But in technology and in engineering--at both the associate and baccalaureate levels--women are behind at rates of more than four to one, according to "Science and Engineering Indicators 2004," an NSF publication.

Three thousand miles away, in Alameda, Calif., Donna Milgram is the executive director of the Institute for Women in Trades, Technology and Science, a nonprofit organization she founded 10 years ago to provide training to integrate women into male-dominated careers.

One of the organization's key programs has been its WomenTech Project, which won a three-year NSF grant. Situated at three community colleges--the Community College of Rhode Island, North Harris College in Texas and the College of Alameda--the project devised strategies for recruiting and retaining more women in trades, technology and science studies and looked for ways to get business and industry involved.

The project was particularly successful at the Community College of Rhode Island, Milgram said.

"We doubled the number of women in underrepresented programs, from 39 students to 80 in two years," she said.

Women have enrolled in such fields as electronics, telecommunications, and computer and networking technology.

In nearby Fall River, Mass., Bristol Community College addresses the challenge early on in girls' lives, with funding from the U.S. Department of Education and the NSF, among others.

A Tech Prep program, Bristol's Women in Technology is a three-pronged approach involving women at the college, local high schools, and business and industry.

The business and industry component means project-based learning.

"We want young women to experience the world of junior engineers by going through various engineering phases and produce an item that can be used by a company," explained Ted Boudria, director of the Bristol Tech Prep Consortium.

Starting with a dozen female students in 1997, the program now features 55 women working on five projects for Texas Instruments, along with projects for two other firms.

"The college provided the muscle, and the companies provide scholarship money and engineers to train the students," Boudria said. "The girls are not treated as students, but as junior engineers."

As for reaching into the high schools, Boudria said it's crucial to recruit young women before they buy into the stereotype that science and math aren't for them.

"The whole idea of addressing nontraditional careers really has to filter through the schools beginning in the primary grades, and it has to permeate into the homes, too. So many jobs of the future will require technology skills and training. I think a lot of young women have to be informed that engineering is not a male program alone. You can be nurturing and be a great engineer as well," Boudria said.

Seventeen-year-old Shawna Tremblay, a senior at nearby Diman Regional Vocational Technical High School, is earning credit at Bristol.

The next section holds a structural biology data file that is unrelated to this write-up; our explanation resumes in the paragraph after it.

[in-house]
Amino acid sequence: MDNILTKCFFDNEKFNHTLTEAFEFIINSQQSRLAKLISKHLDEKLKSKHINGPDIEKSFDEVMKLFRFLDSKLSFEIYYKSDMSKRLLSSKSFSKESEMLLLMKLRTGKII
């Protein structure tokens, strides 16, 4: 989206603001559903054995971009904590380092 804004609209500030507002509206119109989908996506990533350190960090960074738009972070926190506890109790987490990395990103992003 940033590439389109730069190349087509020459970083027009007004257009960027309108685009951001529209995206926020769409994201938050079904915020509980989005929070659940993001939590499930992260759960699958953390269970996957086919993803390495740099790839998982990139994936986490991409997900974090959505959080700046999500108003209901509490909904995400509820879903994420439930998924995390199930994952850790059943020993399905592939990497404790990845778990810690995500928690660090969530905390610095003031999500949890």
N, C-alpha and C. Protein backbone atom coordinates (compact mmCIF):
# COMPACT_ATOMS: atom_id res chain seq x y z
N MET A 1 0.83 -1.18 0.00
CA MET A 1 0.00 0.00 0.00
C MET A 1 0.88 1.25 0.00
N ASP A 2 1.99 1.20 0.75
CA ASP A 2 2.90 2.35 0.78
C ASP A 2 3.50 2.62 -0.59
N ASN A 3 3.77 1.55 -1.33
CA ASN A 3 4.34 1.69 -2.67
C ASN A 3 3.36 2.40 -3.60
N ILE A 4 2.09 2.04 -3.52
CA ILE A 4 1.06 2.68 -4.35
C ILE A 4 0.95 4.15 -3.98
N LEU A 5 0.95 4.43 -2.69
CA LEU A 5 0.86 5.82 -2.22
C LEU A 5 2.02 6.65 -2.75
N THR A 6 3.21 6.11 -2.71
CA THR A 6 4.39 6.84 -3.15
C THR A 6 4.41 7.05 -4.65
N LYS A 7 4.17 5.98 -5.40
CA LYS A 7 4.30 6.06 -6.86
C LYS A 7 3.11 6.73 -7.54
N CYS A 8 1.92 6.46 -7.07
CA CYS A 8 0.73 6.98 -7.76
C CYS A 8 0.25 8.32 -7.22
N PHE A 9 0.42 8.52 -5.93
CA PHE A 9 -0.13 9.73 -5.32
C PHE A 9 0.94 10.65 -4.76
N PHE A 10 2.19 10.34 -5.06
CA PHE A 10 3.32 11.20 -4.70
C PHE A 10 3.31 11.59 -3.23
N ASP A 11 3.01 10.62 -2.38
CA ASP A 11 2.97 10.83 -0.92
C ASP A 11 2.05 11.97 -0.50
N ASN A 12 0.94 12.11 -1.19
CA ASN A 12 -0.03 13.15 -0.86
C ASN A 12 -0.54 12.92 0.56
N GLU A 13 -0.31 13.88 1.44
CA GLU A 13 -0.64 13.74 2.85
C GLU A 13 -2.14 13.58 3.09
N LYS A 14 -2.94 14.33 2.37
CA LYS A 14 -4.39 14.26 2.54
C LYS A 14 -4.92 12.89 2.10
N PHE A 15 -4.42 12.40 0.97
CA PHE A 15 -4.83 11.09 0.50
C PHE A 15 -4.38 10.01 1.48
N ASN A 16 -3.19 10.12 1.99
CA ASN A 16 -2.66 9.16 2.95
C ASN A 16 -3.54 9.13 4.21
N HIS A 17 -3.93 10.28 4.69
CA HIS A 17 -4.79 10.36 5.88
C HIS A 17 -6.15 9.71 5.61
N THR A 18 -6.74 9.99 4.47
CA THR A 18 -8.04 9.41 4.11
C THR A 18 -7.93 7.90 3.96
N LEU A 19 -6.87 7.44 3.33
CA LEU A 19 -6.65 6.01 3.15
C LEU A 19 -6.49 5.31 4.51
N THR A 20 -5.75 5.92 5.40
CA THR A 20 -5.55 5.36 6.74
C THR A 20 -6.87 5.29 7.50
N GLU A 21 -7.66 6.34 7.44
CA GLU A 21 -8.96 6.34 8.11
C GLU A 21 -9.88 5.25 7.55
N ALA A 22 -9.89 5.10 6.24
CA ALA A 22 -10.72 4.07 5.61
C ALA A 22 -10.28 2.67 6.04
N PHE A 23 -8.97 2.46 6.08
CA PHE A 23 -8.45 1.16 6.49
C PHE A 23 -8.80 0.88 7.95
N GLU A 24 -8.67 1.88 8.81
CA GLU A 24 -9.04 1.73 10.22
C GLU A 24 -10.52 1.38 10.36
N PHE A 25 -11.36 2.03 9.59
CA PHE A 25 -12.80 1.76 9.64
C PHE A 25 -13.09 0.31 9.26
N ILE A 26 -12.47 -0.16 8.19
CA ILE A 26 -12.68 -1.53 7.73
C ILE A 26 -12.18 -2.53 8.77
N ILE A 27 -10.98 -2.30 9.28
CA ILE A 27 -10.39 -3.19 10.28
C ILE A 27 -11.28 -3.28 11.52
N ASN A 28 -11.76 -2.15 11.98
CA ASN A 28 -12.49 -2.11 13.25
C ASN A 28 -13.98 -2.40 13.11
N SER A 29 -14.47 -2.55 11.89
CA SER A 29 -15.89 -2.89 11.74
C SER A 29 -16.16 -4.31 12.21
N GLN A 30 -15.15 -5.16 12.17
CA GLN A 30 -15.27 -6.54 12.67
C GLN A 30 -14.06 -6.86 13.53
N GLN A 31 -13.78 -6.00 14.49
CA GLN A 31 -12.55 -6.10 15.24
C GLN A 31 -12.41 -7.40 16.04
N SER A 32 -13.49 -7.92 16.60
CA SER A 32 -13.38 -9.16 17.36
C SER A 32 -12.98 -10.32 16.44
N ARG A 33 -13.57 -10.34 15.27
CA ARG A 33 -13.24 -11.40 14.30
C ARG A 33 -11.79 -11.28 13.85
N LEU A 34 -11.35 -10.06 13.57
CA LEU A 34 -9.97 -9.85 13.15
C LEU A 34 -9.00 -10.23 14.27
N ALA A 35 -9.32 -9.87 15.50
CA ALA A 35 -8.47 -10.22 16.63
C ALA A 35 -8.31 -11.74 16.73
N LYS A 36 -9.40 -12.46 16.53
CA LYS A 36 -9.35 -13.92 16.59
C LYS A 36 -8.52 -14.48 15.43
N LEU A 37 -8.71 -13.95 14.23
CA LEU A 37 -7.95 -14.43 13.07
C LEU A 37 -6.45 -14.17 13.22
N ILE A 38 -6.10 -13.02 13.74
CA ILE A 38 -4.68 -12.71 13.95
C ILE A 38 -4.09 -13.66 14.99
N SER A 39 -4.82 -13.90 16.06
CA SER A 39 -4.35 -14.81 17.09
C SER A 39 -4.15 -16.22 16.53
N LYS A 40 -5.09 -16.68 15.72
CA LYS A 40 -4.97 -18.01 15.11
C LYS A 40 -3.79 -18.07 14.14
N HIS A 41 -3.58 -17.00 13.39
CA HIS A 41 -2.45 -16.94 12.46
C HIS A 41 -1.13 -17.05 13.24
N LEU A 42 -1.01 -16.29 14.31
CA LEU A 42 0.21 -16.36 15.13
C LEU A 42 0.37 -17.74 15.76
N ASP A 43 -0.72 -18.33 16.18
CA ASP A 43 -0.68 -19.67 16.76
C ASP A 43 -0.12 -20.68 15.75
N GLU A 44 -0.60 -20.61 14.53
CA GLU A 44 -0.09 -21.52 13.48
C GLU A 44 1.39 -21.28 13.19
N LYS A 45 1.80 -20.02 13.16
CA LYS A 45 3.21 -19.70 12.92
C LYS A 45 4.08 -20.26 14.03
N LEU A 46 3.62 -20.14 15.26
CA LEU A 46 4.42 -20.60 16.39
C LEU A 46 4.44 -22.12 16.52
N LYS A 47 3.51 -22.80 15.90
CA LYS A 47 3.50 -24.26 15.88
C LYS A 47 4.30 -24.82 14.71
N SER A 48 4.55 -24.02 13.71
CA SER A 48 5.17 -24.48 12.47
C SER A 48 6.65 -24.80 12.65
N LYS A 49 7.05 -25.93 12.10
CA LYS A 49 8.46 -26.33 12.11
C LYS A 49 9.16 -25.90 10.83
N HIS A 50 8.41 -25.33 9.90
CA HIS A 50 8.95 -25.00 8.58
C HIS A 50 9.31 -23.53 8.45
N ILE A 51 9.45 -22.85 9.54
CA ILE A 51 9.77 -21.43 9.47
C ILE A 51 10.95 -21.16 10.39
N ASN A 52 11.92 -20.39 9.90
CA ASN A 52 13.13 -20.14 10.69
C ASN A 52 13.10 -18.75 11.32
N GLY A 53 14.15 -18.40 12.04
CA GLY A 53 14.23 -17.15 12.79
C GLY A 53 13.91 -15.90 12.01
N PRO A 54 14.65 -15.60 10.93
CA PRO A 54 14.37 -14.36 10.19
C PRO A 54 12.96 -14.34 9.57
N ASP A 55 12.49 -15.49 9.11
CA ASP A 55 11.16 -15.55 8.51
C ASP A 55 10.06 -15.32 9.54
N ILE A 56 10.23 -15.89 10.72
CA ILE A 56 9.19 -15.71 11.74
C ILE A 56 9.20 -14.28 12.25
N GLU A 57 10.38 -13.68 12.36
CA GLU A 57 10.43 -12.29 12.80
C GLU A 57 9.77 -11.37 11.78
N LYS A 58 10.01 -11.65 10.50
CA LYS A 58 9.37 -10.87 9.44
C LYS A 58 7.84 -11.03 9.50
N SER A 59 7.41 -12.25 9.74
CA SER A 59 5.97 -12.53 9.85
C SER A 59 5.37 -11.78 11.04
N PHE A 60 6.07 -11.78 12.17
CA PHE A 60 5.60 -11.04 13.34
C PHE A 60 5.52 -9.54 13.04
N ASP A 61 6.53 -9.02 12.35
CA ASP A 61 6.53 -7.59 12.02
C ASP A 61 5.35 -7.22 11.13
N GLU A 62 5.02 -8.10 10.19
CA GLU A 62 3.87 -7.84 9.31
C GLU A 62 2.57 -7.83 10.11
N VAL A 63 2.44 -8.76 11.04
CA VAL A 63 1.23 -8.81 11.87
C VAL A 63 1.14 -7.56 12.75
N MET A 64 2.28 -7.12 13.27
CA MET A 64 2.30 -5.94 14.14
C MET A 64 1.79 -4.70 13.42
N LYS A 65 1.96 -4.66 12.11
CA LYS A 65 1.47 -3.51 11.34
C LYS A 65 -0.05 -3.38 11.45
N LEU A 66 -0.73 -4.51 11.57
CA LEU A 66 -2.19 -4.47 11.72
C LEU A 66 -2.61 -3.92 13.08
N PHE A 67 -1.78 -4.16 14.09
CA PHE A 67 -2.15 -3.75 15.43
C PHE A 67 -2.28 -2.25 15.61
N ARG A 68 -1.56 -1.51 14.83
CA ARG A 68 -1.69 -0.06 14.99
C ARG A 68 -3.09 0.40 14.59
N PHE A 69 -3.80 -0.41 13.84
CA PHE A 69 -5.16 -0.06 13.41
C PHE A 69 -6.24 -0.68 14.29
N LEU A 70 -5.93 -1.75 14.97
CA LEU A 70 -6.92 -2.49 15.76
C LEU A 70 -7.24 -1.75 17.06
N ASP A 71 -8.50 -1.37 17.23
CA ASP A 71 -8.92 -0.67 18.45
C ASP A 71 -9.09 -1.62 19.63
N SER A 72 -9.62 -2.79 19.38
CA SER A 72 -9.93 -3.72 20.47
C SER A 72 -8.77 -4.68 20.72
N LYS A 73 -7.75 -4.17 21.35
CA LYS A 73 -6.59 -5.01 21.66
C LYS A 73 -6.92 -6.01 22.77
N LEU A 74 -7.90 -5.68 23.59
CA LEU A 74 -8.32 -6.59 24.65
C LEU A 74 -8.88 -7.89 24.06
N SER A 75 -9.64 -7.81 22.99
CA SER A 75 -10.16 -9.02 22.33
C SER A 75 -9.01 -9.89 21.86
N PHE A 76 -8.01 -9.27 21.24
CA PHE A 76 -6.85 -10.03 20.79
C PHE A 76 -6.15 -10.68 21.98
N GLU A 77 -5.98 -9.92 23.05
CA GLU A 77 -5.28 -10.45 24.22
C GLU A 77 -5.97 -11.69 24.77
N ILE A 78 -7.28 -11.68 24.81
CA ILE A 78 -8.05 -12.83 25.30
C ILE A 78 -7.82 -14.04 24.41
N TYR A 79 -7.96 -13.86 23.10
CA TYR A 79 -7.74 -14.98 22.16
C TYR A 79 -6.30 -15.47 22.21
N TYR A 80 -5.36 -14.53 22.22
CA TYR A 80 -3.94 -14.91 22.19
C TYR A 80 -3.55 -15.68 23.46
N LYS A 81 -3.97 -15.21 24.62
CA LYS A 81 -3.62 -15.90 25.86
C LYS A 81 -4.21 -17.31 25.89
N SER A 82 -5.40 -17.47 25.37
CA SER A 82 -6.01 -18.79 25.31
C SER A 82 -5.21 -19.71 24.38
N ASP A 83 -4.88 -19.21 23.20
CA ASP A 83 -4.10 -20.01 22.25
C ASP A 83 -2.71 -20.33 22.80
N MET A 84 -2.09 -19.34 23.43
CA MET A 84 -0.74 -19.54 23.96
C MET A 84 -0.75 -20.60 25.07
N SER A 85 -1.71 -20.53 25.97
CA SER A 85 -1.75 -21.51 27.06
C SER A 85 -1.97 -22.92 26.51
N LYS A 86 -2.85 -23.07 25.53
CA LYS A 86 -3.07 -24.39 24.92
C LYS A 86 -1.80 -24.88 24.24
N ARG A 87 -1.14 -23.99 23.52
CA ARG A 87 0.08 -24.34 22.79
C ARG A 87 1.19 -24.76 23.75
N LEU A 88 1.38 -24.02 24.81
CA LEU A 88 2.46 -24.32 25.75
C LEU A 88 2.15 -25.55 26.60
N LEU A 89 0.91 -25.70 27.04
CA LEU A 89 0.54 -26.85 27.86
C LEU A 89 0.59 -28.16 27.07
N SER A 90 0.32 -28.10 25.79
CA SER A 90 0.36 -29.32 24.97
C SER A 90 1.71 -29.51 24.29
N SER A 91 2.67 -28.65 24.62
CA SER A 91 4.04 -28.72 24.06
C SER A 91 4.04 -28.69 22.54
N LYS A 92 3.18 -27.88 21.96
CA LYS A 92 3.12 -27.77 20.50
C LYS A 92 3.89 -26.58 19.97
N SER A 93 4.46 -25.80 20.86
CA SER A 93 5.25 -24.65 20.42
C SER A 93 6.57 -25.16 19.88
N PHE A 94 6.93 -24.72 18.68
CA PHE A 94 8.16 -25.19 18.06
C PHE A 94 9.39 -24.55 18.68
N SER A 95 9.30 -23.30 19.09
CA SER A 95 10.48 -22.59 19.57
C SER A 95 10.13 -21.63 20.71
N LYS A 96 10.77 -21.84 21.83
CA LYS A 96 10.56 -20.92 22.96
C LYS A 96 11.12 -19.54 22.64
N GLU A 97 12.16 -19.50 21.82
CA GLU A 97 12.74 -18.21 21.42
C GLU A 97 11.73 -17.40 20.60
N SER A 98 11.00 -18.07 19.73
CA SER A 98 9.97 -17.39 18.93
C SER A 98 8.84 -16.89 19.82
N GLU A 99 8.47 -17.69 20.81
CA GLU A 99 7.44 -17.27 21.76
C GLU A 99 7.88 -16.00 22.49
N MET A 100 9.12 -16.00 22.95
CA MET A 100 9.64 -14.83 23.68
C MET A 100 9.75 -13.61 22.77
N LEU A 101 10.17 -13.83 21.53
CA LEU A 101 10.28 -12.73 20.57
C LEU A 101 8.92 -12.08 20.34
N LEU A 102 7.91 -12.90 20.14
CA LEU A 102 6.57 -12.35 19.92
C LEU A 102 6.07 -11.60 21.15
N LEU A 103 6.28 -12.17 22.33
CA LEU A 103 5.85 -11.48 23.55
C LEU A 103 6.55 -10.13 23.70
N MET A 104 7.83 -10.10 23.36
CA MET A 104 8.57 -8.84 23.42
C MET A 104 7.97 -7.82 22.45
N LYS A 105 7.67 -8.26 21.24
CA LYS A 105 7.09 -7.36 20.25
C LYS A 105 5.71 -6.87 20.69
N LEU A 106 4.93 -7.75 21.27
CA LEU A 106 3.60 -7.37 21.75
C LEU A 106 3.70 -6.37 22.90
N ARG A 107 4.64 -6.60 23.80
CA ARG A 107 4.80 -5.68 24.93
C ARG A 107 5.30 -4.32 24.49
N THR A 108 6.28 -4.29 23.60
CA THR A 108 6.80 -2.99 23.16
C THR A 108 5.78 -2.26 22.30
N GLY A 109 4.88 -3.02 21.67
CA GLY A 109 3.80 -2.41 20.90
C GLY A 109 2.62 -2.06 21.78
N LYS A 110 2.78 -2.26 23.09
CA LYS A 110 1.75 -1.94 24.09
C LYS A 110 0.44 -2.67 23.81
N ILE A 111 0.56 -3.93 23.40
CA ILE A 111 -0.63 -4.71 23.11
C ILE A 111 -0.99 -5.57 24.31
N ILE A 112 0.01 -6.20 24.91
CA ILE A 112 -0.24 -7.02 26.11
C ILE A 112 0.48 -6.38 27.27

Participating last year in the Women in Technology summer Camp--and now with the Texas Instruments effort--she worked on building an alternating vibration box for an airline manufacturer that will be used to test and protect circuit breakers.

"We had to make sure the box was airtight and that it could withstand so many PSIs (pounds per inch) and protect the circuit breakers at the same time," she explained.

Once she graduates high school next spring, she plans to enroll full time at Bristol and transfer to the University of Massachusetts-Dartmouth to study electrical engineering.

"Before, I thought because I was a girl, I had to be a nurse or some other more traditionally female career," she said. "But when I explored the shop here, everything just changed."

Boudria said more proof of WIT's success lies in a follow-up study completed two years ago to determine how many women had stayed in the field, either in the work force or in higher education.

"We were hovering about 60 percent," he said.

For their efforts, Bristol won an $840,000 NSF grant to develop a computer-integrated manufacturing program for nontraditional students. The school also has been recruited nationally and internationally to share details of its program.

"We just got back from Beijing, China, where we were asked to present the program to the Ministry of Education," Boudria said.

Going Places

Florence-Darlington's program is an "Advanced Technological Center" and is funded largely by the NSF. NSF's Dr. Elizabeth J. Teles said that with 31 centers--five national centers, 12 resource centers and 14 regional centers--and about 250 projects nationwide, the Advanced Technological Education program is the foundation's largest effort to increase STEM study for all community-college students, regardless of gender.

"The whole program is to increase the technician work force, but we have been doing a good job at getting more women and minorities," Teles said. According to evaluation data, "of the 31,880 community-college students directly involved in ATE projects where gender was reported, 10,344, or 32.4 percent, were women. At the secondary school level, 2,722 out of 7,242 students in ATE classes, or 37.6 percent, were women."

Another major NSF effort is the Science, Technology, Engineering, and Mathematics Talent Expansion Program, now in its third year. Like the advanced technology program, STEP doesn't require an emphasis on female participation, but it is making an impact, said Dr. Susan Hixson, STEP's program director.

Generally speaking, STEP programs "tend to support more active learning in the classroom, rather than lecturing" and other more learner-friendly approaches, Hixson said. Research has found that such teaching tends to be most effective for women and minorities, which supporters hope will make a difference in enrolling and keeping women.

Not surprisingly, Hixson said, such teaching also tends to be more effective for male students. One of the many programs STEP has provided funding for is at Tidewater Community College in southeastern Virginia.